(Reuters) - The Federal Reserve offered a more upbeat view of the U.S. economy and employment prospects on Wednesday, even as it left interest rates on hold near zero and promised to keep them low for an extended period.
Against the backdrop of rising financial turmoil in Europe, the U.S. central bank held benchmark borrowing costs in a zero to 0.25 percent range but said consumer and business spending were picking up steam.
Economic activity has continued to strengthen and ... the labor market is beginning to improve, the Fed said in its policy statement, an upgrade from a March description of employment as merely stabilizing.
Still, the Fed flagged a continued reluctance on the part of employers to add new workers.
Financial markets were too fixated on the troubles of Greece, Portugal and Spain, which all faced ratings downgrades this week, to pay the Fed's decision much mind. But the central bank's cautious optimism did offer some support to U.S. stocks, which rose modestly in late afternoon, recovering from Tuesday's drop.
As long as inflation remains very low there's little incentive for the Fed to remove stimulus, said Omer Esiner, senior market analyst at Travelex Global Business Payments in Washington. Moreover, the worsening of the situation in Europe ... will restrain Fed hawks a bit.
The Fed reiterated a closely watched statement that rates were likely to remain exceptionally low for an extended period because of low inflation and high unemployment.
Inflation is likely to be subdued for some time, the Fed said.
Kansas City Federal Reserve Bank President Thomas Hoenig dissented for a third consecutive meeting because he opposed the ultra-low rates pledge on the grounds that it could lead to a build-up of future imbalances.
He also worried it could curb the Fed's flexibility to raise rates if and when needed.
The U.S. economy has been expanding since last summer, emerging more quickly than anticipated from its deepest recession since the Great Depression. Gross domestic product rose at a 5.6 percent annual rate in the fourth quarter, and is forecast to have climbed at a 3.4 percent pace in the first three months of this year.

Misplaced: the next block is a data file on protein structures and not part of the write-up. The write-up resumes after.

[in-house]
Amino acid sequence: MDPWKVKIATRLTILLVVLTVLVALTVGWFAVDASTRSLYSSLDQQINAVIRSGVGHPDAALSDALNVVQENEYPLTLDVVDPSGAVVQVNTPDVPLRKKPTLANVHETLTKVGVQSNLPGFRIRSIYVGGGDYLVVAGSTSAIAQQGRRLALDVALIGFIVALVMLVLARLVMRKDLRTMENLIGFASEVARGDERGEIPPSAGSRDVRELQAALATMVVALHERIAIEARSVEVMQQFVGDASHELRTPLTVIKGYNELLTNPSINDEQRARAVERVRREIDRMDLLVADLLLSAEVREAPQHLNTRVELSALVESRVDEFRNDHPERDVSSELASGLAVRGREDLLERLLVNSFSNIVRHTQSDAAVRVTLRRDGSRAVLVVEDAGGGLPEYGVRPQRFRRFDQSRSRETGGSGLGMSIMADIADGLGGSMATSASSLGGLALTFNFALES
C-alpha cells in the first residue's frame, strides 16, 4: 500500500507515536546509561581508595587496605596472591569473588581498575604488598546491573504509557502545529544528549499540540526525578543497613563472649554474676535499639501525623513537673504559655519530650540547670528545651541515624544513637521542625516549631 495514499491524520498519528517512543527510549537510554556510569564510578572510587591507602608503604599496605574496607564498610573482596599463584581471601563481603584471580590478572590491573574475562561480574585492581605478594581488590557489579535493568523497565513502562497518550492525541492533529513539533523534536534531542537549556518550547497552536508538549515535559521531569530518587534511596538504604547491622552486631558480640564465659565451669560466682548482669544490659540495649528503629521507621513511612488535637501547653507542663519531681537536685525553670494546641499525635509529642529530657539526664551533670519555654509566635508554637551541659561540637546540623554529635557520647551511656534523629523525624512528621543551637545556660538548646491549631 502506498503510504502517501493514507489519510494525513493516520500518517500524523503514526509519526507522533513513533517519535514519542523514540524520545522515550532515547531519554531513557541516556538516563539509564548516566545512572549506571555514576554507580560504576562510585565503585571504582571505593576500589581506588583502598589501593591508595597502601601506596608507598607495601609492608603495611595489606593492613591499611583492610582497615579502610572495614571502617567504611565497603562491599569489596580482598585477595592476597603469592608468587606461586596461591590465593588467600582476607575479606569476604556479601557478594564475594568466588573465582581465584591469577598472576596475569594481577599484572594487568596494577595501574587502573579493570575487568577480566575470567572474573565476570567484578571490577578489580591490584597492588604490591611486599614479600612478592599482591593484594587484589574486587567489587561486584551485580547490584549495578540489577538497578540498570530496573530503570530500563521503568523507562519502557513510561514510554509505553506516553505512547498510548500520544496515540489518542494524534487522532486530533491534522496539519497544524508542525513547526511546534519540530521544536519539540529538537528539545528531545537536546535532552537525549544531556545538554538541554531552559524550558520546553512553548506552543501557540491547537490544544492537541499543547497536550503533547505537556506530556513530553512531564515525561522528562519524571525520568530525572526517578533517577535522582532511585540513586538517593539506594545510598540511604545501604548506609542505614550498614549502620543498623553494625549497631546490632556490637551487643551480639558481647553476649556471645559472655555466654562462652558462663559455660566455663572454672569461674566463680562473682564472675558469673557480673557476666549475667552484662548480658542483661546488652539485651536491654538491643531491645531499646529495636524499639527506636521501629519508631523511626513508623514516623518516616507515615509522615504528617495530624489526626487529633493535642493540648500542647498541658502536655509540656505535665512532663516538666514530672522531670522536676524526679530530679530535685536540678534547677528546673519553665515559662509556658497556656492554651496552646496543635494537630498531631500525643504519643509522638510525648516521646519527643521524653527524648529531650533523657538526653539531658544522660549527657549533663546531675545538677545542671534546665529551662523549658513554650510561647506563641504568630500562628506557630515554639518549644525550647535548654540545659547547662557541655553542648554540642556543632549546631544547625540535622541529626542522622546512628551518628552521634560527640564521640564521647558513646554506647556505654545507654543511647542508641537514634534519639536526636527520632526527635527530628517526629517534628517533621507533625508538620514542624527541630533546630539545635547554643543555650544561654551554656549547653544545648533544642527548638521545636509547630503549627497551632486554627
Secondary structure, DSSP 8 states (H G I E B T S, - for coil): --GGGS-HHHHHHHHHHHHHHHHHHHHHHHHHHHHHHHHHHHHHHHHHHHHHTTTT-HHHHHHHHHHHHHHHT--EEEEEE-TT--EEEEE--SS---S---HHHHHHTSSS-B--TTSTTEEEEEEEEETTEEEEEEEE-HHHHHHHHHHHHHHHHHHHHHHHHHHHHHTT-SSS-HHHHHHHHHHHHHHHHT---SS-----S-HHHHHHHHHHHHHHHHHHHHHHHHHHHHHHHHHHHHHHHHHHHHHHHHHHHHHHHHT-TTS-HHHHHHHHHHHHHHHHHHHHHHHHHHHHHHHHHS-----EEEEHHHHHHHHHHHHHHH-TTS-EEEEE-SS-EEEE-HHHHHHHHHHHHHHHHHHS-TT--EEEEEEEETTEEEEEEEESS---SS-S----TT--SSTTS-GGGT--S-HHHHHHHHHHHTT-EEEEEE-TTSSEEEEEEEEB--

Employment gains have been harder to come by. With the unemployment rate stuck at 9.7 percent, some Fed officials are anxious about the sustainability of the economic rebound.
The pace of economic recovery is likely to be moderate for a time, the Fed said, repeating a phrase it employed after its last two meetings in January and March.
In response to the recession and worst financial crisis in generations, the Fed slashed interest rates and undertook a series of emergency measures to help fractured credit markets.
Despite some speculation that the central bank might openly refer to the possibility of asset sales, the statement contained no such mention, although that does not necessarily mean the matter was not discussed.
The Fed's interventions have had some success in restoring financial stability, but scars from the crisis are still visible.
Instead of the subprime mortgages that saddled homeowners and banks with bad debts, current worries focus on the heavy debt loads of some euro zone nations and the possibility their woes could be the precursor to a broader sovereign debt crisis among advanced nations.
Ratings agency S&P downgraded Spain on Wednesday, a day after cutting Greek and Portugal's debt grades almost in tandem, sending global markets into a tailspin. European stocks have fallen more than 6 percent in less than two weeks.
In recent weeks, Fed officials have said the debt troubles in Greece and some other euro zone nations were not yet directly affecting the U.S. outlook, though they continue to watch for signs of a renewed liquidity crunch.
The Fed would act when the contagion in European financial markets is beginning to impact U.S. financial markets, said Joseph Brusuelas, chief economist at Brusuelas Analytics in Stamford, Connecticut.
Money markets showed the first signs of stress on Wednesday as fallout from the euro zone government debt crisis spread, with some banks finding access to liquidity becoming more difficult.
(Additional reporting by Emily Kaiser and David Lawder; Editing by Kenneth Barry)